Updated: Sep 28, 2021
Why I Don’t Pay Off My Mortgage
As a landlord, I constantly struggle between the desire to maximize my return on investment and paying off my mortgages so that I can free myself from debt.
To understand my struggle, you need to know how the debt I incurred actually works in my favor, as well as the general downfall of having debt.
To illustrate my points, I will show you three main reasons I keep my debt and the only reason I would want to pay my mortgage off.
Three huge benefits of a 30-year mortgage
1. Choosing a 30-year mortgage substantially boosts your return on investment.
Financing the majority of the home purchase value with a 30-year fixed mortgage at a low interest rate effectively lowers the investment cost of capital, thereby substantially boosting your return on investment.
To illustrate this point, I will use my first house purchase, back in December 2011, as an example.
I bought my first house for $244,500. I put down the traditional 20% down payment of $48,900. I financed 80% of the house (i.e., $196,500) with a 30-year mortgage at a 4.25% fixed interest rate.
Today, I rent the house out for $2,050 per month (a total of $24,600 each year). My mortgage payment is $1,362 per month or $16,344 per year (including real estate tax and insurance).
What would my return look like if I'd purchased that same house with cash instead? For illustration purposes, I made the table below to compare these two scenarios:
1. Purchasing the house with all cash.
2. Financing the house with a 20% down payment.
As you can see, purchasing a house with a low-interest, fixed-rate mortgage substantially increases the return on your investment.
In my case, if I had purchased the house with all cash, I would have only generated 8.13% simple return per year versus financing my payment with a 30-year mortgage—by financing, my return on investment skyrockets to 27.11%.
2. Having a 30-year mortgage is the best hedge against inflation.
In the past few weeks, you have probably heard that inflation is finally picking up, and you are reading articles advising you to buy gold, Bitcoin, commodities, and stocks (that can pass down the cost to its customers) as a way of hedging against inflation.
But I think better than buying things, borrowing money at a low interest rate locked in for 30 years is probably the best hedge against inflation, especially if the asset you are buying with this borrowed money is an appreciating asset such as a house.
Think of it this way: Let's assume that inflation is only 1% per year (probably going to be a lot higher than 1% in real life, but I am trying to make a point). By only putting a 20% down payment on this house, for every dollar you put into this asset, you effectively leveraging five times the value increase of this asset.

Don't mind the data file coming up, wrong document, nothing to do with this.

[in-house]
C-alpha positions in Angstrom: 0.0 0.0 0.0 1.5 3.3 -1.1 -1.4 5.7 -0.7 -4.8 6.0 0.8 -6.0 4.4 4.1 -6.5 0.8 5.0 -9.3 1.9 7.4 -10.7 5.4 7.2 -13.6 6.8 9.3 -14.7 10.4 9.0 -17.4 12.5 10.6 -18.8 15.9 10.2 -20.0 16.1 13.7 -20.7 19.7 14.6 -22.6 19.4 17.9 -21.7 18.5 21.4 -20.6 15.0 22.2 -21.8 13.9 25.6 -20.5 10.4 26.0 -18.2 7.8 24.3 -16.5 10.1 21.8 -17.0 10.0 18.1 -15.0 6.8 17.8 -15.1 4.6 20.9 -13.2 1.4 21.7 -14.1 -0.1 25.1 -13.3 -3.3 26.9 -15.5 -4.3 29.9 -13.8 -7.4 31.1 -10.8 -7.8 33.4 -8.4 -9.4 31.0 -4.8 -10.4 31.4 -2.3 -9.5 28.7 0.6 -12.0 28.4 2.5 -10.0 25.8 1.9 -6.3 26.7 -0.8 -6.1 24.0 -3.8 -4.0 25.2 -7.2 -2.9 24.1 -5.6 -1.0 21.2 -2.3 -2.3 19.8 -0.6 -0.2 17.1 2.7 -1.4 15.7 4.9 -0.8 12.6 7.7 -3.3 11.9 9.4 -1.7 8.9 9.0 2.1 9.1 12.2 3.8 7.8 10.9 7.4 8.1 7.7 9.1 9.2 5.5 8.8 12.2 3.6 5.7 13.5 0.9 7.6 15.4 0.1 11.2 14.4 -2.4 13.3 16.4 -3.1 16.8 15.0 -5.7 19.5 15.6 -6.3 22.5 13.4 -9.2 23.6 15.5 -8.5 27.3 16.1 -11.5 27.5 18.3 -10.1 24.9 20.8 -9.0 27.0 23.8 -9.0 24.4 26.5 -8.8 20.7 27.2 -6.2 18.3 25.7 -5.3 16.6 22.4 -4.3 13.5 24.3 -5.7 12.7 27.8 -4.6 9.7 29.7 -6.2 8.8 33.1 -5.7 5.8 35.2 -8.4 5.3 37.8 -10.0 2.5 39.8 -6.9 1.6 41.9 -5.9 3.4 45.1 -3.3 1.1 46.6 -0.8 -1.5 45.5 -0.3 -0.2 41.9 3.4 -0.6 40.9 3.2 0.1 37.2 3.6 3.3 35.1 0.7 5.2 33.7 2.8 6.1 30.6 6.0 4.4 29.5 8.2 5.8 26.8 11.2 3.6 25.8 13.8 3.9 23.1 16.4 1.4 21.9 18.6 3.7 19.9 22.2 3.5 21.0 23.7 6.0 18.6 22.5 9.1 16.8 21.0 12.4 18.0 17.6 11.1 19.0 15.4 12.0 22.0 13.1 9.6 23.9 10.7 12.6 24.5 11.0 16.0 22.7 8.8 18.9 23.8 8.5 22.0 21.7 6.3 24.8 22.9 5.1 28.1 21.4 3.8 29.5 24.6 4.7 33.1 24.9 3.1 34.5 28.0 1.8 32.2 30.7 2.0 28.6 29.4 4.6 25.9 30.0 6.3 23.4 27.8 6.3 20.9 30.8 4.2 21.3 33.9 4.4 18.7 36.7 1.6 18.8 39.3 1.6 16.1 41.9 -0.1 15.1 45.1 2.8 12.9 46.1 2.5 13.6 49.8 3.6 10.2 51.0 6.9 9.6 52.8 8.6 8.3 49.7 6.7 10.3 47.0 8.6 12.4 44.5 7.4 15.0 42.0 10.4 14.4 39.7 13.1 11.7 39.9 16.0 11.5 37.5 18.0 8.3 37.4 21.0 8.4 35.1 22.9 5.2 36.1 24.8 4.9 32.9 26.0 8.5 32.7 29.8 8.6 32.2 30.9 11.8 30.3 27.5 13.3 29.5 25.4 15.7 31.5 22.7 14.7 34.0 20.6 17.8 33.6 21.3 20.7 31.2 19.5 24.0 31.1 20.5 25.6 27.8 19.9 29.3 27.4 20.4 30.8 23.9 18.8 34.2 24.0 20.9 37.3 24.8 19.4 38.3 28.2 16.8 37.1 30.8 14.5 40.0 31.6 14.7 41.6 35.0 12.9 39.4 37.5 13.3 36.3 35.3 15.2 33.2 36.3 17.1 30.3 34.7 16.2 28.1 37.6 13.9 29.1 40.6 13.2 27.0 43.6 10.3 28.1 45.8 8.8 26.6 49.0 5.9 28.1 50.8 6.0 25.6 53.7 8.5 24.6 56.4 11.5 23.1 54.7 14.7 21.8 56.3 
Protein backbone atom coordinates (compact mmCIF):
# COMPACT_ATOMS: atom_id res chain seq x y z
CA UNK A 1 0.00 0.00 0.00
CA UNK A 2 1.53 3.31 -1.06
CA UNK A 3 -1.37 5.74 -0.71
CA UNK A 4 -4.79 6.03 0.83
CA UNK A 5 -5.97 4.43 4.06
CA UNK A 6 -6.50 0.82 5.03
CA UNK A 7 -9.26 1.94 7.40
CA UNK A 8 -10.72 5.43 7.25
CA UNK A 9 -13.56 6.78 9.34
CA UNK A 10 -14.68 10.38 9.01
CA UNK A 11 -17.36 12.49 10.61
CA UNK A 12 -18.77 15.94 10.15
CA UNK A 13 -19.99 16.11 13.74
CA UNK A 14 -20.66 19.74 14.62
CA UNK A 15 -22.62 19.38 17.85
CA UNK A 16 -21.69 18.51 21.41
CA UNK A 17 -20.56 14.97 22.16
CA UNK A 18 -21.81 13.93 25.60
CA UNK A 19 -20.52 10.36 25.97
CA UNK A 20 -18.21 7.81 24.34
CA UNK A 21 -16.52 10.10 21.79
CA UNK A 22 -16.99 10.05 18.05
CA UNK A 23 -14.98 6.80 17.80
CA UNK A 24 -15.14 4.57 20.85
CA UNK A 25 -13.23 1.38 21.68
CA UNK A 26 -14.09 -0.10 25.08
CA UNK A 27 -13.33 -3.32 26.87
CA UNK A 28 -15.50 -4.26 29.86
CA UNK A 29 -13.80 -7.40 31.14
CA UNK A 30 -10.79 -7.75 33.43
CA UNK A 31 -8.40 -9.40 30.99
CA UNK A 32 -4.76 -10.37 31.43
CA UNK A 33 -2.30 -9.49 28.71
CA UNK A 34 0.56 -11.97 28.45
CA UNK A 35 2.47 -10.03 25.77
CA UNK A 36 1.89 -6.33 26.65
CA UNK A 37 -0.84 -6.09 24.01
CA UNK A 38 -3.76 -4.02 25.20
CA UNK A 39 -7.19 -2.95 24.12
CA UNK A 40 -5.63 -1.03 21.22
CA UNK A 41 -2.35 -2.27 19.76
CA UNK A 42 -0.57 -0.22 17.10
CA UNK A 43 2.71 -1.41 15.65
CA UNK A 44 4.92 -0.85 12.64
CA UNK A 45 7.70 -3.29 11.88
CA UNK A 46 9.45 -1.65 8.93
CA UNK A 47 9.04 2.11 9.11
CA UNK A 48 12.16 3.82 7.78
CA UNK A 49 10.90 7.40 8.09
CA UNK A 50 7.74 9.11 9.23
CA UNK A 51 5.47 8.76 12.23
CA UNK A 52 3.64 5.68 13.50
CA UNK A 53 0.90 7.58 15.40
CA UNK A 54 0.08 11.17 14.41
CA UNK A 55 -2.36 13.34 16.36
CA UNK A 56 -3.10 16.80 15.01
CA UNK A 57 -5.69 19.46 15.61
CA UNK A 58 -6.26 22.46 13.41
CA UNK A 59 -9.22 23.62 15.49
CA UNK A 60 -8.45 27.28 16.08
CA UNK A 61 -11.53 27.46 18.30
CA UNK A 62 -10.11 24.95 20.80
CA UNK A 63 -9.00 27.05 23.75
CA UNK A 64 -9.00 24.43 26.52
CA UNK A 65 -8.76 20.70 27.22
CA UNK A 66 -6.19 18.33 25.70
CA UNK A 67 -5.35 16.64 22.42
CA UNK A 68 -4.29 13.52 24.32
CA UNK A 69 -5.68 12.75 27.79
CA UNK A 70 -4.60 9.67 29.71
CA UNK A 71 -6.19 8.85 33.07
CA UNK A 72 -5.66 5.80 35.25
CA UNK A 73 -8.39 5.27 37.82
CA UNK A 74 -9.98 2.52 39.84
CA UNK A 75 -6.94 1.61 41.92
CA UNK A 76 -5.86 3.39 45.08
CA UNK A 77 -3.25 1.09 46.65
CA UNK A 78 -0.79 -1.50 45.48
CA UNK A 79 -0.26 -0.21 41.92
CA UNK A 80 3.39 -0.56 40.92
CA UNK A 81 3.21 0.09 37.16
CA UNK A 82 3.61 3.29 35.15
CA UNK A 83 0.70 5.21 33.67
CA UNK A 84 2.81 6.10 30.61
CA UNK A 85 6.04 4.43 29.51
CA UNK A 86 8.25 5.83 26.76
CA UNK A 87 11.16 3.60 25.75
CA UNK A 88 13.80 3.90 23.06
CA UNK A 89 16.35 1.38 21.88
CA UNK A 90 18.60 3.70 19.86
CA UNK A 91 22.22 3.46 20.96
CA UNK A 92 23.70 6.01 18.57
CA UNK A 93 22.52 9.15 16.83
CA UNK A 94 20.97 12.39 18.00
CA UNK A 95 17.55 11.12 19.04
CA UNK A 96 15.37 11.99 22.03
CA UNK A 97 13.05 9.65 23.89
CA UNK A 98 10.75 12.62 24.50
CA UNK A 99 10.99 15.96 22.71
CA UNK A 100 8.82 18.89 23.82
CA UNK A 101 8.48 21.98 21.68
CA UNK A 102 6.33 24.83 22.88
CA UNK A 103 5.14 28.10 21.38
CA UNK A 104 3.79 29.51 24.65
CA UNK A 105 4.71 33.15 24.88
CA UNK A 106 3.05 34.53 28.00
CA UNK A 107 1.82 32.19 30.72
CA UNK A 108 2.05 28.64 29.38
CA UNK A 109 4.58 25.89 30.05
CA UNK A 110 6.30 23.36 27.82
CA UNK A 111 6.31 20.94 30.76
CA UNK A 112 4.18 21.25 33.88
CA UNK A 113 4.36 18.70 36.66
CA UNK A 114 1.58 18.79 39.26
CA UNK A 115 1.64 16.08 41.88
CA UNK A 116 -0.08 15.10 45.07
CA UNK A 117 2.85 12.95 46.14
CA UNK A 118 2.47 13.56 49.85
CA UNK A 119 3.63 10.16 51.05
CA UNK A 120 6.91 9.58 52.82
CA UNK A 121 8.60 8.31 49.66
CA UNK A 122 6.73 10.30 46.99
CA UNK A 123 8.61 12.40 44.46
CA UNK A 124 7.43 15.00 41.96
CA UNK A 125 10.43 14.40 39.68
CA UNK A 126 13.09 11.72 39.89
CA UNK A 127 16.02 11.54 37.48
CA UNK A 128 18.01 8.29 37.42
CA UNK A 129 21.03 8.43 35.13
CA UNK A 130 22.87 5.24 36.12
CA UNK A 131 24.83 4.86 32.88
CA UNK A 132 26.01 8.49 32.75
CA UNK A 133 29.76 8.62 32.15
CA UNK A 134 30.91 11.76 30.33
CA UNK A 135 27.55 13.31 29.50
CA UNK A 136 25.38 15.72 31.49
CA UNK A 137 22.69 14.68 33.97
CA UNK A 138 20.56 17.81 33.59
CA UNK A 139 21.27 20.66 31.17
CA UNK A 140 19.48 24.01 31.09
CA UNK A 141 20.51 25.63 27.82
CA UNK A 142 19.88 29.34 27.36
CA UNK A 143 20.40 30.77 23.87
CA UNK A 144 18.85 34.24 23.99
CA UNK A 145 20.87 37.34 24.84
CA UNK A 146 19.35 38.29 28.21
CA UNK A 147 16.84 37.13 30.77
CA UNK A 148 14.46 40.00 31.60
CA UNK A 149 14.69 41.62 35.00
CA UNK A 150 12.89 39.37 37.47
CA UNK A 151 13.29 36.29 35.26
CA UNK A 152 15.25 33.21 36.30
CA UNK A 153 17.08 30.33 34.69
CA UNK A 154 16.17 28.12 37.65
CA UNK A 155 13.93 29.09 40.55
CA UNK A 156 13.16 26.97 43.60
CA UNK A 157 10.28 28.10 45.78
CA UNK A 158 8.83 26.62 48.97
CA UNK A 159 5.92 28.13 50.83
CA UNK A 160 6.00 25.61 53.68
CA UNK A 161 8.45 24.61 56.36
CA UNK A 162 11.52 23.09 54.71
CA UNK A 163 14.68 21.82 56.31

Here is the illustration using my first house purchase:
a. Purchase price: $244,500
b. Inflation rate : 1%
c. One-year inflation value (a x b) : $2,445
d. Initial investment amount : $48,900
e. Return on investment (c / d) : 5%
As you can see from the table above, if I financed this purchase with a 20% down payment, my return on investment based on a 1% inflation increase would be 5% (i.e., five times the inflation rate of 1%).
Hopefully, you are getting the idea that leveraging a 30-year fixed interest rate loan can really supercharge your return on investment.
3. You can invest the extra cash and get a better return.
Mortgage rates are historically low. I recently refinanced my rental property to 3.5%. Instead of paying off my low-interest mortgage, I would rather invest the cash in the stock market or buy another rental property; both will give me a higher return than 3.5%.
Also, the interest rates will undoubtedly increase in the future. Although CD rates are still low, if in a few years CD rates jump back to 3.5% or higher, it is still definitely a better idea to save the cash in a CD than of paying off the mortgage.
The big pitfall of a 30-year mortgage
Higher returns will typically correspond with higher risk(s). There is one huge risk when holding a 30-year mortgage that could destroy my rental property if I am not careful.
Thirty years is a long time, and many things can go wrong.
Look at 2008. There were plenty of landlords who held mortgages when their tenants stopped paying. In those situations, the landlord was still on the hook to pay the monthly mortgage payments.
If the landlord overleveraged with loans without any rental revenue, it was just a matter of time before he/she was forced to sell the property at potentially undesirable prices or, even worse, go bankrupt.
And this could just as easily happen to me.
Here's the bottom line
Honestly, I feel like I am always going to struggle between keeping or paying off my debt.
I am always fearful of the worst-case scenario of going bankrupt. But I am glad I've been thinking and struggling with this choice—because through this struggle, I have developed a road map on how to protect myself against overleveraging.
I will write this road map down in separate blogs to help everyone protect themselves from another financial recession.
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